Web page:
Conclusion: CT LN staging of colon cancer has moderate accuracy, with administration of NCT based on CT potentially resulting in overtreatment. Active search for LN+ may improve sensitivity at the cost of specificity.
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http://dx.doi.org/10.4240/wjgs.v7.i7.116DOI Listing
http://www.ncbi.nlm.nih.gov/pmc/articles/PMC4513434PMC
July 2015

Retraction: Lymph node retrieval and assessment after colorectal cancer resection: are pathologists doing an adequate job?

Dis Colon Rectum 2009 May;52(5):1020

Department of Surgery, Boston University School of Medicine, Boston, Massachussetts, USA.

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http://dx.doi.org/10.1007/DCR.0b013e3181a8ff92DOI Listing
May 2009

Successful sphincter-sparing surgery for all anal fistulas.

Dis Colon Rectum 2007 Oct;50(10):1535-9

Department of Surgery, Boston University School of Medicine, One Boston Medical Center Place, Boston, Massachusetts 02118, USA.

Purpose: This study was designed to evaluate the success of a sphincter-sparing treatment algorithm for patients with anal fistulas.

Methods: All patients with anal fistulas presenting to a single surgeon from 1999 to 2004 were retrospectively reviewed. Patients were treated according to a sphincter-sparing algorithm that utilized three operative approaches: subcutaneous fistulotomy, seton placement followed by fibrin glue, and/or seton placement followed by rectal advancement flap. Data analyzed included: age, gender, type of fistula, operative intervention, treatment success, and functional results.

Results: A total of 137 patients with anal fistulas were evaluated (age range, 23-74 years). Fistula etiology was cryptoglandular in 116 (85 percent), inflammatory bowel disease in 9 (7 percent), HIV in 3 (2 percent), and miscellaneous in 9 (7 percent). A subcutaneous fistulotomy was possible in 38 patients (28 percent), and all of these patients healed. The remaining 99 patients (72 percent) with transsphincteric fistulas underwent staged procedures: 89 patients (65 percent) underwent seton placement followed by fibrin glue closure (55 healed, 62 percent success rate), 9 patients had seton placement followed by flap (9 healed, 100 percent success rate), and 1 patient had seton placement alone. Of the 34 patients with fibrin glue failure, retreatment with glue was successful in 8 of 14 (57 percent success rate). The remaining 20 patients who declined glue retreatment and the 6 patients who failed glue retreatment underwent flap (26 healed, 100 percent success rate). All fistulas healed with an average of two operations per patient, and fecal continence was maintained in all patients.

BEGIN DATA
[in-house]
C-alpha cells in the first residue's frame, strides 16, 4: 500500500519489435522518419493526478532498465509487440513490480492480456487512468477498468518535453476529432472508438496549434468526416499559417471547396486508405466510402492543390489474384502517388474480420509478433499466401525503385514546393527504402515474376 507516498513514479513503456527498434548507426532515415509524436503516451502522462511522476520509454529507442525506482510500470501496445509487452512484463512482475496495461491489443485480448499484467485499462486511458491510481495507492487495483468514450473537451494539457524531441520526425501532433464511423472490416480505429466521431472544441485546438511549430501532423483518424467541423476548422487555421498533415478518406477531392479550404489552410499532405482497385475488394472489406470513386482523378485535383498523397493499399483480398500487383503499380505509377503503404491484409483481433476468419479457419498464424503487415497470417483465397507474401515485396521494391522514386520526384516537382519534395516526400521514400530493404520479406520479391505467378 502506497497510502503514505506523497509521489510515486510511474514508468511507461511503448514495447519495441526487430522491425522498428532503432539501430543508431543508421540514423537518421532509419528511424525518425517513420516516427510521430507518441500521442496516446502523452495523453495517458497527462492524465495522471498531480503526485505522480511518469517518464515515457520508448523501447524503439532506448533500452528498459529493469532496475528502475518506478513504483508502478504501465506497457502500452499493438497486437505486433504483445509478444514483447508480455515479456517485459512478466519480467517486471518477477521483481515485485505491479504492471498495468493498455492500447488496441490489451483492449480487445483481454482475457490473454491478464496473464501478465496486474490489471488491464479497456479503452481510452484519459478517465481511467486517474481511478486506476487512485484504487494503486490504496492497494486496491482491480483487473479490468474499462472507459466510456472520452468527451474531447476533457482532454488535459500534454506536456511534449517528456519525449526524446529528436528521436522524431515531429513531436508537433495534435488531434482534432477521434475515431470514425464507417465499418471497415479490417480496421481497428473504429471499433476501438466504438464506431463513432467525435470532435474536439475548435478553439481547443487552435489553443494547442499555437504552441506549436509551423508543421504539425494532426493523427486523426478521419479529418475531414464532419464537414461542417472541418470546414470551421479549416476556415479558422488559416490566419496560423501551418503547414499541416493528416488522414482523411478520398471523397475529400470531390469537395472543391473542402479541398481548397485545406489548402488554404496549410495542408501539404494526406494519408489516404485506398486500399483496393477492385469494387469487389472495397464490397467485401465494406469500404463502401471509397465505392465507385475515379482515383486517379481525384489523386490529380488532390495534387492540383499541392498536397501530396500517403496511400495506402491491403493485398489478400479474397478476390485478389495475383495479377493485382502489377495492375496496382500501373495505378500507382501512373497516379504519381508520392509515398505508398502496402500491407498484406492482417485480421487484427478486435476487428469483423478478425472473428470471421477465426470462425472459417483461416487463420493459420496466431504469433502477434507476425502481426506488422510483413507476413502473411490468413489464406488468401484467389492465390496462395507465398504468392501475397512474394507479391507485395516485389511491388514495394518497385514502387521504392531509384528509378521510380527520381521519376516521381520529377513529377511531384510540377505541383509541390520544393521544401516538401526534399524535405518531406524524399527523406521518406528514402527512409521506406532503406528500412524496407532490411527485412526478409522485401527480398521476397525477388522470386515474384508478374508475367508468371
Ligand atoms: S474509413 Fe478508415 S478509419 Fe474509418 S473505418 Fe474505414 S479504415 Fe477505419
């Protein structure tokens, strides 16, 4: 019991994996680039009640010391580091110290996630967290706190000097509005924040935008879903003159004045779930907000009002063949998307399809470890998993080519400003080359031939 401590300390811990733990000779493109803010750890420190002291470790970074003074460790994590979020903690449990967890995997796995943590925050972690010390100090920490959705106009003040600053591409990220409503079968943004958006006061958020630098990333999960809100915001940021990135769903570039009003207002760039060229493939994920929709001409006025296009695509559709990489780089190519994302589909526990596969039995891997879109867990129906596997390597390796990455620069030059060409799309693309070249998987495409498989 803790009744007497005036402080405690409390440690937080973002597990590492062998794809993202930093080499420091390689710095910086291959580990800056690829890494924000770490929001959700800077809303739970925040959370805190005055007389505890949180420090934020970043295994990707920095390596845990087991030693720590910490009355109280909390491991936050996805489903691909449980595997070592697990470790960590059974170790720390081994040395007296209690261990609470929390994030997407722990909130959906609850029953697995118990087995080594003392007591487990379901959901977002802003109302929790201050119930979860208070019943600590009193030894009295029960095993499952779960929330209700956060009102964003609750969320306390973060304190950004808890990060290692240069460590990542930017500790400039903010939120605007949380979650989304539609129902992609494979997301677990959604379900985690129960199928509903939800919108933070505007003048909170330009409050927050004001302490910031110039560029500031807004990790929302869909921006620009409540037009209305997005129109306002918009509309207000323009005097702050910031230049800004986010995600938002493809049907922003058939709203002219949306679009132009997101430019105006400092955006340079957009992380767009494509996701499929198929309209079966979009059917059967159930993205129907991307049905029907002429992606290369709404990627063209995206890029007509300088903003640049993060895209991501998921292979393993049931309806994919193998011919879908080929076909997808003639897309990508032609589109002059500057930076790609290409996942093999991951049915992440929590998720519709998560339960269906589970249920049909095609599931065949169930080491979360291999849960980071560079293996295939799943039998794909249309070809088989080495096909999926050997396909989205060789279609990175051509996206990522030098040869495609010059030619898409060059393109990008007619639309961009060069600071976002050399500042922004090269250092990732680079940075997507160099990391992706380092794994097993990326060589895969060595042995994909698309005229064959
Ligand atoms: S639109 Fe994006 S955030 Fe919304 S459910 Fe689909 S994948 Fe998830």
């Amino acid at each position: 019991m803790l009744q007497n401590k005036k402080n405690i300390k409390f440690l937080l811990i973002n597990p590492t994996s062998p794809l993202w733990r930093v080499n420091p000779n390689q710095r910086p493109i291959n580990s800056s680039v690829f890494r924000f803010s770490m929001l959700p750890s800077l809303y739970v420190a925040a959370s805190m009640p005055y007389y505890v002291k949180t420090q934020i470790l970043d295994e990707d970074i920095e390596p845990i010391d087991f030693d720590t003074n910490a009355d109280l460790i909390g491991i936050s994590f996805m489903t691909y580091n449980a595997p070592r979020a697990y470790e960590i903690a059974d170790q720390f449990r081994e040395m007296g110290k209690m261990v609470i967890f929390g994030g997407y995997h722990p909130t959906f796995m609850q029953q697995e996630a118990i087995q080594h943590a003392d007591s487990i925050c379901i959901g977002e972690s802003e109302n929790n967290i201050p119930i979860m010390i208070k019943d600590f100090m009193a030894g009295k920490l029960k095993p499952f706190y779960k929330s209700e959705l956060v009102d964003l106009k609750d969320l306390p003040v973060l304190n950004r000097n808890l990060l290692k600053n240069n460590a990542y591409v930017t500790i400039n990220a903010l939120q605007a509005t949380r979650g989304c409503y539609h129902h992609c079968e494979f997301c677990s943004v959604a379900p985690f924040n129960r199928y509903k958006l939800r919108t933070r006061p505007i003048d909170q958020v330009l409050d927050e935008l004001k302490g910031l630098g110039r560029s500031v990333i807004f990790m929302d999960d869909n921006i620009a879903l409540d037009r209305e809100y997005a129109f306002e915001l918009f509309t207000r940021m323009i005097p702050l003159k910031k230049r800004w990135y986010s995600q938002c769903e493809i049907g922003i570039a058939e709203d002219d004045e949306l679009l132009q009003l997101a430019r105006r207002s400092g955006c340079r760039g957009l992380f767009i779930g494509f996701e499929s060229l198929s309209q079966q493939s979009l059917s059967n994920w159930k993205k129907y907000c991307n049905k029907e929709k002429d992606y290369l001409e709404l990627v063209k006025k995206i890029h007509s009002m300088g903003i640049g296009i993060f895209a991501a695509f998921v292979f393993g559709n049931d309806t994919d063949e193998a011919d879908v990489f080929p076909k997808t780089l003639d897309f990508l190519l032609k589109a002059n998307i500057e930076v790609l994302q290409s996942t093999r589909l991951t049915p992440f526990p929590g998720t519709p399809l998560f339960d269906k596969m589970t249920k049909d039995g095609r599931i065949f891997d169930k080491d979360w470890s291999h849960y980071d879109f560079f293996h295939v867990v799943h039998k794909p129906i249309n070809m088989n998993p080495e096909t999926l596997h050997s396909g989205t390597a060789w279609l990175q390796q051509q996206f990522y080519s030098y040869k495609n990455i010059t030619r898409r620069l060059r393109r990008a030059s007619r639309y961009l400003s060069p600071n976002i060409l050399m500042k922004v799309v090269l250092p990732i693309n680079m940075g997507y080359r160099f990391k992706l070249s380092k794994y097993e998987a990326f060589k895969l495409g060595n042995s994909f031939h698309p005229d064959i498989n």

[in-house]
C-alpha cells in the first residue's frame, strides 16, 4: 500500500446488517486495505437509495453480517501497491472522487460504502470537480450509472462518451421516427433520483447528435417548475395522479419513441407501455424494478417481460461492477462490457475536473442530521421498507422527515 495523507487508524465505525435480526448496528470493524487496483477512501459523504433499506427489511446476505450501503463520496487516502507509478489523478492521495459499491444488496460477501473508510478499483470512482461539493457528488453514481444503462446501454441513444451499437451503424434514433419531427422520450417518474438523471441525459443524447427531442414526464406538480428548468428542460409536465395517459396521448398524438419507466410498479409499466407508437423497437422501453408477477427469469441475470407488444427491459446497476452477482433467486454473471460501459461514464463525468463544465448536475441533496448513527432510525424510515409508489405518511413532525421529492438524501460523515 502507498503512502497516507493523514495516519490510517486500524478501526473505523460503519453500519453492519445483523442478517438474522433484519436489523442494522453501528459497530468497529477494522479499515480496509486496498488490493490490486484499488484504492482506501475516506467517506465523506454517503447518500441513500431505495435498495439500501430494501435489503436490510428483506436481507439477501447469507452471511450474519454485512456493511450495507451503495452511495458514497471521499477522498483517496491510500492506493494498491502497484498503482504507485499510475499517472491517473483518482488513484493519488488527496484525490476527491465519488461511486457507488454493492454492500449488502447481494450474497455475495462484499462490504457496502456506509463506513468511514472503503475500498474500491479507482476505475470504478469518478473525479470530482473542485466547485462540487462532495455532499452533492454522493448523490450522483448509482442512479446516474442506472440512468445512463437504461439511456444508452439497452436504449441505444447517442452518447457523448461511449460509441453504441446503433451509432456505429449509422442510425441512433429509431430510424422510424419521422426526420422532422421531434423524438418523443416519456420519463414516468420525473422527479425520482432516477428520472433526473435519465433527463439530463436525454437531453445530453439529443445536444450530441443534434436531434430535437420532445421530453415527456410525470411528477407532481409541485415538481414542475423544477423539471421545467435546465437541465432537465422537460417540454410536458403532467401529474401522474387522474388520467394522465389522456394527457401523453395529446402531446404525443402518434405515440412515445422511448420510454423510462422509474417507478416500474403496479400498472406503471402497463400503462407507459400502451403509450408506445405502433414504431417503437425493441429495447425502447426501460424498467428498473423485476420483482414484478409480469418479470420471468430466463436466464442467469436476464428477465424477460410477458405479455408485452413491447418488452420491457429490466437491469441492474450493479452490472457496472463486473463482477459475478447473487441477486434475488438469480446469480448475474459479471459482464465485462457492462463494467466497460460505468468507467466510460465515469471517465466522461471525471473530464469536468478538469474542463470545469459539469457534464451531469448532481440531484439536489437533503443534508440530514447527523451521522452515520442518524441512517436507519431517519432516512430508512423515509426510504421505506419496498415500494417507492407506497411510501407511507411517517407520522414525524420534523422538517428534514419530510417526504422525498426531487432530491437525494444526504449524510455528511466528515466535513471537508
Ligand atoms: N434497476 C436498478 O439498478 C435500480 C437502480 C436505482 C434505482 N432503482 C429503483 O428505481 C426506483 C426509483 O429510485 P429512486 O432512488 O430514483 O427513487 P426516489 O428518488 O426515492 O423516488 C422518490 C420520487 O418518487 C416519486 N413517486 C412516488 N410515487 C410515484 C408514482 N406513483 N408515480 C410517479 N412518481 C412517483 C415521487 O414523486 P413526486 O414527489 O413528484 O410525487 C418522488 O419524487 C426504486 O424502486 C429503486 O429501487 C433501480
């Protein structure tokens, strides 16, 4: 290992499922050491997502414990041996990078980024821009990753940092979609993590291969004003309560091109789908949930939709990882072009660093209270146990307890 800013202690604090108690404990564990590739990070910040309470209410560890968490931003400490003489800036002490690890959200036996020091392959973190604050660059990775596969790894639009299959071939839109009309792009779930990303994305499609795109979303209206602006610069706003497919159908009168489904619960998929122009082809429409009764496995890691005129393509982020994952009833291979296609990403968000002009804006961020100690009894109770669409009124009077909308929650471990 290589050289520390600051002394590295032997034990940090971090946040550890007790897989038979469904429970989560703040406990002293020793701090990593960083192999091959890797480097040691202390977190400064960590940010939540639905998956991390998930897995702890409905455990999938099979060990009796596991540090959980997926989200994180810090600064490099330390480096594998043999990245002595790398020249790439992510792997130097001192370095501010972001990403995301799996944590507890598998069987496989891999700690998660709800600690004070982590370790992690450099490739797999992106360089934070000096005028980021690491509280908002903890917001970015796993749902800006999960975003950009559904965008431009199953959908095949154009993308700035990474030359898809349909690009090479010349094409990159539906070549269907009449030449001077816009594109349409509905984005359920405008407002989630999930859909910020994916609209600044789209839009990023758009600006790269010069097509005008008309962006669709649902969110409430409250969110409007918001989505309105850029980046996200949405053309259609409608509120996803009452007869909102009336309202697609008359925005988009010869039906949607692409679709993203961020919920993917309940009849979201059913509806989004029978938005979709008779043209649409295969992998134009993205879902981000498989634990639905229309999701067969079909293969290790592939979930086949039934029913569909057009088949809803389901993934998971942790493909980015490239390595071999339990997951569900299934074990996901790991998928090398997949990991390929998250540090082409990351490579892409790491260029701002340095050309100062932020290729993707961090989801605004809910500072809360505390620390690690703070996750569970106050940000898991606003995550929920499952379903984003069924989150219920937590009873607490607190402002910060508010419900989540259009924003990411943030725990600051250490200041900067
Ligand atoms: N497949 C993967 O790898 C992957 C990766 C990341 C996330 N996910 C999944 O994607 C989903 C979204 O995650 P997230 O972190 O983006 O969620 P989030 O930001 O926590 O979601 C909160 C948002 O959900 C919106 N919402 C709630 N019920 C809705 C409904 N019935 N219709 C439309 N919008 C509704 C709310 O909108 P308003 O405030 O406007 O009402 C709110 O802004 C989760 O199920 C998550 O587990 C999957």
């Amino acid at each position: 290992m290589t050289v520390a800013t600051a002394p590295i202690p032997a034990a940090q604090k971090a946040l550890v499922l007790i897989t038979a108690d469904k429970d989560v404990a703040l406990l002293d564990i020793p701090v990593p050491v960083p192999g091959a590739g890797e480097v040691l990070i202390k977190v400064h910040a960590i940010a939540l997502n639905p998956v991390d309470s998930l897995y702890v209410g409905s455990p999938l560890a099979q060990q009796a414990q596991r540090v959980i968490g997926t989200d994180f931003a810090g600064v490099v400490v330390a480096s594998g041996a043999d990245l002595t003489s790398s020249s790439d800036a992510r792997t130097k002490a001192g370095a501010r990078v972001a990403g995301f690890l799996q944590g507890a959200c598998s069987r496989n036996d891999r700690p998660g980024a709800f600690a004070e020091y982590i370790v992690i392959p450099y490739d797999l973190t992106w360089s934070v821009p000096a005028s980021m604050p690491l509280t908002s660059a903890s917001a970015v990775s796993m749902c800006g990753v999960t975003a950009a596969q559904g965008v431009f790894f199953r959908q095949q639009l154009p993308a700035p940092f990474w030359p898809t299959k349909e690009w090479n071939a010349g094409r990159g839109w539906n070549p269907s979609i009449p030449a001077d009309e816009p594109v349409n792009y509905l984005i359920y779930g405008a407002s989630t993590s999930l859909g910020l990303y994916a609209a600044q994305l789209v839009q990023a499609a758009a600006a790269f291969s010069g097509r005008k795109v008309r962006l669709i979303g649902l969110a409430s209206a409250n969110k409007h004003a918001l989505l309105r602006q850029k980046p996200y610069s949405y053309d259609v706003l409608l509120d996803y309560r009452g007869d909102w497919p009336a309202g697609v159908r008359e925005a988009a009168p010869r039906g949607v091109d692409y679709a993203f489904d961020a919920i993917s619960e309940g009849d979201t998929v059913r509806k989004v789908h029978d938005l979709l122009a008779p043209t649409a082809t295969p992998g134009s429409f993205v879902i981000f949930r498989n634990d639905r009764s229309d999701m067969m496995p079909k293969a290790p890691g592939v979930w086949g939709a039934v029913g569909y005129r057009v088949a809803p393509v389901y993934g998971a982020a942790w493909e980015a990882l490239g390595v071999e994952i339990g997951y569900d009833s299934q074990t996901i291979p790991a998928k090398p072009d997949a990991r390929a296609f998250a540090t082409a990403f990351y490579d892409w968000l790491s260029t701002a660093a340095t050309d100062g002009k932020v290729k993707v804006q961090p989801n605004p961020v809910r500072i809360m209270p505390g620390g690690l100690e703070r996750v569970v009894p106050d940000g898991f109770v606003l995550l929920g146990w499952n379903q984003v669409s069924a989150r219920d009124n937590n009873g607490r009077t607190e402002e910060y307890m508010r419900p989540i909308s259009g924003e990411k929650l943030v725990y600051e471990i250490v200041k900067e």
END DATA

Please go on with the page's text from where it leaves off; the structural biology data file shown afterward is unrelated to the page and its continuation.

Conclusions: By using staged operative procedures without any division of anal sphincter muscle, all fistulas healed with excellent functional results. A sphincter-sparing approach can successfully treat all anal fistulas.
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http://dx.doi.org/10.1007/s10350-007-9002-9DOI Listing
October 2007

Fibrin glue for anal fistulas: long-term results.

Dis Colon Rectum 2003 Apr;46(4):498-502

Section of Colon and Rectal Surgery, Department of Surgery, Boston University School of Medicine, Boston, MA, USA.

Purpose: The aim of this study was to evaluate the long-term success and complication rate of fibrin-glue treatment of anal fistulas.

Methods: Patients with an anal fistula presenting to a single surgeon over a three-year period were enrolled in this study. At their first operation, all 48 patients (26-72 years old) underwent anoscopy, biopsy, destruction of the internal gland, and placement of a draining seton. Approximately two months later after preoperative bowel preparation, the seton was removed, the internal opening closed with a single suture, and fibrin glue instilled by way of the external opening to seal the fistula tract. Patients were followed closely to document the results of treatment and any complications. Long-term follow-up was done by telephone interview.

Results: Cause of the anal fistula was cryptoglandular in 36 (75 percent) patients, Crohn's disease in 5 (10 percent), and miscellaneous in 7 (15 percent). Median follow-up was 22 months (range, 6-46 months). After a single treatment with fibrin glue, 29 (60 percent) fistulas closed. Retreatment with fibrin glue brought the successful number of fistula tracts closed to 33 (69 percent). The 15 (29 percent) patients who failed either one or two treatments with fibrin glue were successfully treated with either fistulotomy or advancement flap. Bowel function and fecal incontinence were not altered by the fibrin-glue treatment. In one patient who failed fibrin glue, the fibrin-glue treatment may have created a more complicated fistula tract. Late recurrences (>6 months) occurred in three (6 percent) patients, two of whom were successfully retreated with fibrin glue.

Conclusions: Fibrin-glue treatment of anal fistulas is successful in up to 69 percent of patients if initial failures are retreated. This sphincter-saving technique is associated with minimal complications and no functional detriment. Late recurrences are unusual.
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http://dx.doi.org/10.1007/s10350-004-6589-yDOI Listing
April 2003